The attraction of the Black Forest on the English-speaking tourist market is primarily focused at the coach tour segment, with trips concentrating on visiting traditional farmhouses, watching how a cuckoo clock is made or sampling some of the Black Forest gateau along the way.
But visitors from the rest of Europe flock to the area because of the renowned hiking opportunities that it offers. And, for Germans themselves, it has historic significance as the birthplace of long-distance hiking trails and the local outdoors organisation, the Black Forest Club, which predated the German Alpine Club by a few years.
Hikers looking for a challenging Black Forest trail might like to try one of the three listed below. They are are not the only multi-day hiking routes in the region but they are possibly the best-known.
They were marked out by the Schwarzwaldverein (the 'Black Forest Club'), a voluntary organisation of hikers and others interested in the outdoors. The Schwarzwaldverein was actually founded a few years before the better-known German Alpine Club, and it plays a similar role for the Black Forest area.
The walks below may not be as consistently tough or dangerous as some of the more mountainous trails in the Alps but they do require proper equipment, a good level of fitness, a head for heights and a degree of surefootedness.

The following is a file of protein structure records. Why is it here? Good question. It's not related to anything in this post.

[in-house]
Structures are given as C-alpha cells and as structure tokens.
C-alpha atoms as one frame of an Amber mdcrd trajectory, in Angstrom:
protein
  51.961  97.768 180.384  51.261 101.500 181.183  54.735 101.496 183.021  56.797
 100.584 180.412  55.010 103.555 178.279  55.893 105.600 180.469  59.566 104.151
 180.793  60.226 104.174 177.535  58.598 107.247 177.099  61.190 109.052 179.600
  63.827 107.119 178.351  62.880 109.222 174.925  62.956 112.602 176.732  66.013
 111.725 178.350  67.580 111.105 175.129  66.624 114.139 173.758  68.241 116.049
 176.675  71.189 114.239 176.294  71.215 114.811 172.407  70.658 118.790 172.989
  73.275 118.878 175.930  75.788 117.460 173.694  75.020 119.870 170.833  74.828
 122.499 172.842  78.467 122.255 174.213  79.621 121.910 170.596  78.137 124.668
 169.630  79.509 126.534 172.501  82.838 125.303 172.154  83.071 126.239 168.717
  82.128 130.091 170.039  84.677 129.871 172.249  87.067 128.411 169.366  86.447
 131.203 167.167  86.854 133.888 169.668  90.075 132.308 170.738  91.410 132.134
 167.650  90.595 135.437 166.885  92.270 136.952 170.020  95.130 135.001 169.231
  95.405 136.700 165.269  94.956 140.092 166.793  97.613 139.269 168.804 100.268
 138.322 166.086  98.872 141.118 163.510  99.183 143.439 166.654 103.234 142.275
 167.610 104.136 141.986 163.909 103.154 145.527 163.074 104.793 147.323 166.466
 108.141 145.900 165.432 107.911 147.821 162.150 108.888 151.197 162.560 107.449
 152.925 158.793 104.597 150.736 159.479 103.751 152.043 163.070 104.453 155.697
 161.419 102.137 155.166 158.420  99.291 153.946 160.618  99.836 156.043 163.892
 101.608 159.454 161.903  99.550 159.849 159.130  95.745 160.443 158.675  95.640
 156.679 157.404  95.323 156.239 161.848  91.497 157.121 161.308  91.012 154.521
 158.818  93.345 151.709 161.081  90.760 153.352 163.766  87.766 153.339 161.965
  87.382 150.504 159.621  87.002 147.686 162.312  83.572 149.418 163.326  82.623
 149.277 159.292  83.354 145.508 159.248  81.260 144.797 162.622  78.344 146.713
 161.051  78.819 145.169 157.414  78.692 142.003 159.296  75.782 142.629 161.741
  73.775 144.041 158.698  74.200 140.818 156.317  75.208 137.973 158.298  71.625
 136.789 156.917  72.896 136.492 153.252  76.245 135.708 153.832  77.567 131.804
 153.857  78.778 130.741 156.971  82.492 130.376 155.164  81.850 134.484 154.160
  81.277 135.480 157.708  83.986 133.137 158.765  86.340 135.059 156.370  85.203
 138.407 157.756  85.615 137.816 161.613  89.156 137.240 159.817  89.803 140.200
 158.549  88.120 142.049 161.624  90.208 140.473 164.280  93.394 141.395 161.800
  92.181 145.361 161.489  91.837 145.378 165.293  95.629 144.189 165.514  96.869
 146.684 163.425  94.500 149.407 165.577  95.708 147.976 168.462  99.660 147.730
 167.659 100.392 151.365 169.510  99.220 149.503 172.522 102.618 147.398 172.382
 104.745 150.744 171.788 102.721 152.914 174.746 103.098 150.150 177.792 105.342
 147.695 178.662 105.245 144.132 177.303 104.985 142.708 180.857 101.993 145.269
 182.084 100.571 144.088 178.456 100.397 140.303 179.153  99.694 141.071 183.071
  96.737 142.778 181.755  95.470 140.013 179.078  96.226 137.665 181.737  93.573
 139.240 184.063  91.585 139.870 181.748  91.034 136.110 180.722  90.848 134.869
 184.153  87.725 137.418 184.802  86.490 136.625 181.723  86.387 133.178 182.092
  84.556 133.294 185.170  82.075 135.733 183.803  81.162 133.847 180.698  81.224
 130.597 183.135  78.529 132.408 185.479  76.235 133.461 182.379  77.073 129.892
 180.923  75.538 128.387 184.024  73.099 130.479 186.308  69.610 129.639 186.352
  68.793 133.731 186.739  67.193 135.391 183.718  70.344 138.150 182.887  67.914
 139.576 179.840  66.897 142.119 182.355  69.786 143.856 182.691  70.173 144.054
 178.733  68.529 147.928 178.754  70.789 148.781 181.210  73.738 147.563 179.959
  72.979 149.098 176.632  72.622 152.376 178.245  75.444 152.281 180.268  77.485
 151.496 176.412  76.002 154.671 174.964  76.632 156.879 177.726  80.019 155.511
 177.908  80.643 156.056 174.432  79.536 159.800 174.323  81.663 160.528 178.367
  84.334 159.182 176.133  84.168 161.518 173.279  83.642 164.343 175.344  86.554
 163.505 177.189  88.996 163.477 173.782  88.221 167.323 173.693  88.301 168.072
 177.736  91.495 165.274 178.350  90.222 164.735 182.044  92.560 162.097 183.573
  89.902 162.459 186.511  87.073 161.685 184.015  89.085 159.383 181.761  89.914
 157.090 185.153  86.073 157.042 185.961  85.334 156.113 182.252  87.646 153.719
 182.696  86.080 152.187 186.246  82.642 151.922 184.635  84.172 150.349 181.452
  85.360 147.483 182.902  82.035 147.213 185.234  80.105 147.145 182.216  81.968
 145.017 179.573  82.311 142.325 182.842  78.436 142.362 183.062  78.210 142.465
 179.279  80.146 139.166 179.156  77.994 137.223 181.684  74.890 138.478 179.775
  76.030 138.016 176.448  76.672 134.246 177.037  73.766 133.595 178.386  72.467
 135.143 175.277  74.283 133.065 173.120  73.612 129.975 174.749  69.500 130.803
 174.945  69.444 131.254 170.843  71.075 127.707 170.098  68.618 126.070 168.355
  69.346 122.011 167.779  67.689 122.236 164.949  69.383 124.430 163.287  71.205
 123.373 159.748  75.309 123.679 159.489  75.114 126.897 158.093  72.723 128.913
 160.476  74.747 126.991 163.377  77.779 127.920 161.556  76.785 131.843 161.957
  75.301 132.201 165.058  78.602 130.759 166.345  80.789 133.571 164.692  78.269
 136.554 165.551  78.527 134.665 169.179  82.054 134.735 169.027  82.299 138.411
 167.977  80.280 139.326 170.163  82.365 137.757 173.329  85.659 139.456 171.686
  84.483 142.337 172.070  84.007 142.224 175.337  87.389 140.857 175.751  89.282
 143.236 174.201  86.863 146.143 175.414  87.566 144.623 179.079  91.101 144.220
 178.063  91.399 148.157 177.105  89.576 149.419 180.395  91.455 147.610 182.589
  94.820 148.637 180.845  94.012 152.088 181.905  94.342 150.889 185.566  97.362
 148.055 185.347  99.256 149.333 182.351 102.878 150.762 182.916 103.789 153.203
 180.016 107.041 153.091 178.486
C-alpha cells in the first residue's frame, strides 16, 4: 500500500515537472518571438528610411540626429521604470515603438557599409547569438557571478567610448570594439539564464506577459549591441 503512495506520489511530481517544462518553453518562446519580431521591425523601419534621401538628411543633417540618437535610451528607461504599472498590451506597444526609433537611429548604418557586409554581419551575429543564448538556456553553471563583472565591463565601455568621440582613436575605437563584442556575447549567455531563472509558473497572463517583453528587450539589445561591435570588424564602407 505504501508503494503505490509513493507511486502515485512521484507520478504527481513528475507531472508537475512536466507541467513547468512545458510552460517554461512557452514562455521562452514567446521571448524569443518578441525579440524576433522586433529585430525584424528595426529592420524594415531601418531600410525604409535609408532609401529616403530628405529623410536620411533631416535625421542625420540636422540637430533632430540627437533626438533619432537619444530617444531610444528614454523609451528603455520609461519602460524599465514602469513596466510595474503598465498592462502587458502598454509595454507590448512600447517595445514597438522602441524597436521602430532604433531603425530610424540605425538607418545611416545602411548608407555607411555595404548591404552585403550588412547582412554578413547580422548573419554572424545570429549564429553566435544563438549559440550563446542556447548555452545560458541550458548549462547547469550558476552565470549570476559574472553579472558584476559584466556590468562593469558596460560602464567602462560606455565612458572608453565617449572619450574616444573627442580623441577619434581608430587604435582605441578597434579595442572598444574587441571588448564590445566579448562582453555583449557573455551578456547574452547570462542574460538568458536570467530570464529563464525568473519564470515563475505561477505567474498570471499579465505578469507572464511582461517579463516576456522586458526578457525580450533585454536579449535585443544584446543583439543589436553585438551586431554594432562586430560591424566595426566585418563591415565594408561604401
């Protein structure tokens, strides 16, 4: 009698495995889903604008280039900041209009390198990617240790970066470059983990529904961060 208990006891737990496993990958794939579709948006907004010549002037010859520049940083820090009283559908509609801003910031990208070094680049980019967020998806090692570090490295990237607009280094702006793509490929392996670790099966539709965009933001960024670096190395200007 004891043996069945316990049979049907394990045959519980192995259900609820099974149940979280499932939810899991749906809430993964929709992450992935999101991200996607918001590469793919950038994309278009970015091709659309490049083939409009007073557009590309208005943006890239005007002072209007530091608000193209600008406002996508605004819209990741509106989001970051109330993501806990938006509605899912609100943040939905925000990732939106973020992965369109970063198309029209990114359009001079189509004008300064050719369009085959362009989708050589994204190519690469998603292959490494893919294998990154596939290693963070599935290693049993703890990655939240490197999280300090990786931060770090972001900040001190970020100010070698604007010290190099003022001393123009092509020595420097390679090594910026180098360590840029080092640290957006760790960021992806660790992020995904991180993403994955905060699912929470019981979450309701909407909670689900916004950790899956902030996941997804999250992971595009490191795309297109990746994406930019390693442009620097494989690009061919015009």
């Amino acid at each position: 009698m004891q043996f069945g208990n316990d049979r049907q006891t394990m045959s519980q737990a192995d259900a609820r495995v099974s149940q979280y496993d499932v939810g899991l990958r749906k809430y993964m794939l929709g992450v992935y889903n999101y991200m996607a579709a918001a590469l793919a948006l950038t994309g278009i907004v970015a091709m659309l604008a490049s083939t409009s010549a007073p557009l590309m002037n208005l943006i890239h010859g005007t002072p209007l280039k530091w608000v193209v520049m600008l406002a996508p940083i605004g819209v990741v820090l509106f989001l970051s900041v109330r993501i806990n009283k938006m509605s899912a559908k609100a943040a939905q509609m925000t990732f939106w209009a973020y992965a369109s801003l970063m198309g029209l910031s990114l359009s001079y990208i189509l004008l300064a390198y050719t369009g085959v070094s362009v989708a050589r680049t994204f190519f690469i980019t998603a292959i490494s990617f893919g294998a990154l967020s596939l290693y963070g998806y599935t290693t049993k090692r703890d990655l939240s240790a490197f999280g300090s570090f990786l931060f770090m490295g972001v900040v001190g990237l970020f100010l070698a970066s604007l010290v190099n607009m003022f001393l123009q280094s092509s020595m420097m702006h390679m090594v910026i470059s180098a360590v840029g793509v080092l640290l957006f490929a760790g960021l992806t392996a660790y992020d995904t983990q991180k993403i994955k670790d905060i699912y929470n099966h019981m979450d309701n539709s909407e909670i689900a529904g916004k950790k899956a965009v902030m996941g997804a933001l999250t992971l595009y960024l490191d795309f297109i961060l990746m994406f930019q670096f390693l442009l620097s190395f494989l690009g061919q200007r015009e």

As the name suggests, this famous Black Forest trail hugs the western side of the region on its journey from Pforzheim in the north to Basel in Switzerland. On its 290-kilometre route (the actual length depends on the variant chosen) the hike travels through the Black Forest National Park and over the Feldberg on its way south. The long-distance walking trail was originally marked out in 1900 and is the oldest one of its kind in Germany.
The walk is split into 12 (west variant) or 13 (east variant) day stages which generally cover more than 20 kilometres. The entire trail has a total vertical of 8000 metres in altitude. The hiking trail splits into a west and east version at Titisee, with the western route heading over the Feldberg and the eastern route heading in more of a southerly direction.
The Central Trail (or Middle Trail, as it is also known) also starts in Pforzheim and is another lengthy north-south hiking route ending up near the Swiss border.
The trail heads via Freudenstadt and the Nagold and Kinzig valleys towards Triberg with its famous waterfall and then south via the Schluchsee to Waldshut.
The route, which is slightly younger than the West Trail (it was marked out in 1903) is split up into nine daily stages varying from 13 to 31 kilometres in length. The total distance is around 230 kilometres.
The Ostweg (or East Trail) is another walking trail that starts in Pforzheim but which this time skirts the eastern borders of the Black Forest region on the way down to Schaffhausen in Switzerland, a town on the banks of the upper Rhine river.
The 245-kilometre route passes through the Nagold valley and Freudenstadt on the way down to the larger town of Villingen-Schwenningen, before curving around towards the Danube crossing at Geisingen and south to the Swiss border.
The Ostweg was marked out at the same time as the Central Trail in 1903 and consists of 12 daily stages, making the daily distance covered a little easier than the previous two options.
This long distance hiking tour in the southern Black Forest combines seven different gorges in a total length of almost 120 kilometres. The walking trail is usually split up into six daily stages of around 20 kilometres.